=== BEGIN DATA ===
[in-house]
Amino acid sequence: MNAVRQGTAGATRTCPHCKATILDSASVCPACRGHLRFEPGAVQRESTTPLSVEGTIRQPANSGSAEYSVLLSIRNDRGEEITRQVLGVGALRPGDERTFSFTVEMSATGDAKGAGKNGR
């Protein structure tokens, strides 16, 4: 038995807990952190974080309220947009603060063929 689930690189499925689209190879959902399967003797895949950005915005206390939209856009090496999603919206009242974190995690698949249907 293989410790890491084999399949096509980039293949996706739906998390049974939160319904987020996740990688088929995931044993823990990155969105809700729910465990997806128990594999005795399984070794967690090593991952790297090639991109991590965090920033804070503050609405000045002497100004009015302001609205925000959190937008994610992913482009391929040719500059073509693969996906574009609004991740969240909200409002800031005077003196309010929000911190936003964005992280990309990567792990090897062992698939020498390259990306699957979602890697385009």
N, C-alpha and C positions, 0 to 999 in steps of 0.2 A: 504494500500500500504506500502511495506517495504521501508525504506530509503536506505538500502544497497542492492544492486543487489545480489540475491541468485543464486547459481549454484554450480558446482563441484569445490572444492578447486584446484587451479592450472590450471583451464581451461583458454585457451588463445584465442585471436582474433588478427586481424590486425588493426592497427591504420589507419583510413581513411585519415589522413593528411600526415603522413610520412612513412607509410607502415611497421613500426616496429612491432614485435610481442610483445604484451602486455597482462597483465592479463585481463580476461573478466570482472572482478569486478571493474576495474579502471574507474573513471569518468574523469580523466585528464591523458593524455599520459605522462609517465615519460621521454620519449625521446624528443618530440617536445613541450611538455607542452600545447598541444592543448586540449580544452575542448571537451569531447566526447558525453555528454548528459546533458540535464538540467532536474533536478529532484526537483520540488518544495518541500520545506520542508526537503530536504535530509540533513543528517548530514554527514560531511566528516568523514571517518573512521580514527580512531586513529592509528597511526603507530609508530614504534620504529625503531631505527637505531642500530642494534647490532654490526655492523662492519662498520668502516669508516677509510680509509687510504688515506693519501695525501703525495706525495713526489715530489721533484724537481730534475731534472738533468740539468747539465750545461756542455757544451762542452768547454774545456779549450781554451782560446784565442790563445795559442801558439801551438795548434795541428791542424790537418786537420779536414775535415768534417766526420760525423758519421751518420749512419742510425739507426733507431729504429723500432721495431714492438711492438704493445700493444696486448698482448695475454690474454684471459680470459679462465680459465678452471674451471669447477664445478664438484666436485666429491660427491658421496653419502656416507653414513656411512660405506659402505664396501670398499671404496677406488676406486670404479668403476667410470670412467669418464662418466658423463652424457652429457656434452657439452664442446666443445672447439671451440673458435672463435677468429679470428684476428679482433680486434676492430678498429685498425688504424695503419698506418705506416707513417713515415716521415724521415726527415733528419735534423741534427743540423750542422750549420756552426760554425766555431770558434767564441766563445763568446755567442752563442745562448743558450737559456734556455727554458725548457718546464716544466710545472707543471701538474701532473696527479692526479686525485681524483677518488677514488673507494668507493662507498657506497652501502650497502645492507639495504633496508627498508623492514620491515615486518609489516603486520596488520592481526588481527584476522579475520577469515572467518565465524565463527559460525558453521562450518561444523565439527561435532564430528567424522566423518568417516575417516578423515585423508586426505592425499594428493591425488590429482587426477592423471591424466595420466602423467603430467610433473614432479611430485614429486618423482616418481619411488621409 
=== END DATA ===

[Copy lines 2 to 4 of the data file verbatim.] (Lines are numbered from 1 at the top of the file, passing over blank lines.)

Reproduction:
Amino acid sequence: MNAVRQGTAGATRTCPHCKATILDSASVCPACRGHLRFEPGAVQRESTTPLSVEGTIRQPANSGSAEYSVLLSIRNDRGEEITRQVLGVGALRPGDERTFSFTVEMSATGDAKGAGKNGR
């Protein structure tokens, strides 16, 4: 038995807990952190974080309220947009603060063929 689930690189499925689209190879959902399967003797895949950005915005206390939209856009090496999603919206009242974190995690698949249907 293989410790890491084999399949096509980039293949996706739906998390049974939160319904987020996740990688088929995931044993823990990155969105809700729910465990997806128990594999005795399984070794967690090593991952790297090639991109991590965090920033804070503050609405000045002497100004009015302001609205925000959190937008994610992913482009391929040719500059073509693969996906574009609004991740969240909200409002800031005077003196309010929000911190936003964005992280990309990567792990090897062992698939020498390259990306699957979602890697385009």
N, C-alpha and C positions, 0 to 999 in steps of 0.2 A: 504494500500500500504506500502511495506517495504521501508525504506530509503536506505538500502544497497542492492544492486543487489545480489540475491541468485543464486547459481549454484554450480558446482563441484569445490572444492578447486584446484587451479592450472590450471583451464581451461583458454585457451588463445584465442585471436582474433588478427586481424590486425588493426592497427591504420589507419583510413581513411585519415589522413593528411600526415603522413610520412612513412607509410607502415611497421613500426616496429612491432614485435610481442610483445604484451602486455597482462597483465592479463585481463580476461573478466570482472572482478569486478571493474576495474579502471574507474573513471569518468574523469580523466585528464591523458593524455599520459605522462609517465615519460621521454620519449625521446624528443618530440617536445613541450611538455607542452600545447598541444592543448586540449580544452575542448571537451569531447566526447558525453555528454548528459546533458540535464538540467532536474533536478529532484526537483520540488518544495518541500520545506520542508526537503530536504535530509540533513543528517548530514554527514560531511566528516568523514571517518573512521580514527580512531586513529592509528597511526603507530609508530614504534620504529625503531631505527637505531642500530642494534647490532654490526655492523662492519662498520668502516669508516677509510680509509687510504688515506693519501695525501703525495706525495713526489715530489721533484724537481730534475731534472738533468740539468747539465750545461756542455757544451762542452768547454774545456779549450781554451782560446784565442790563445795559442801558439801551438795548434795541428791542424790537418786537420779536414775535415768534417766526420760525423758519421751518420749512419742510425739507426733507431729504429723500432721495431714492438711492438704493445700493444696486448698482448695475454690474454684471459680470459679462465680459465678452471674451471669447477664445478664438484666436485666429491660427491658421496653419502656416507653414513656411512660405506659402505664396501670398499671404496677406488676406486670404479668403476667410470670412467669418464662418466658423463652424457652429457656434452657439452664442446666443445672447439671451440673458435672463435677468429679470428684476428679482433680486434676492430678498429685498425688504424695503419698506418705506416707513417713515415716521415724521415726527415733528419735534423741534427743540423750542422750549420756552426760554425766555431770558434767564441766563445763568446755567442752563442745562448743558450737559456734556455727554458725548457718546464716544466710545472707543471701538474701532473696527479692526479686525485681524483677518488677514488673507494668507493662507498657506497652501502650497502645492507639495504633496508627498508623492514620491515615486518609489516603486520596488520592481526588481527584476522579475520577469515572467518565465524565463527559460525558453521562450518561444523565439527561435532564430528567424522566423518568417516575417516578423515585423508586426505592425499594428493591425488590429482587426477592423471591424466595420466602423467603430467610433473614432479611430485614429486618423482616418481619411488621409 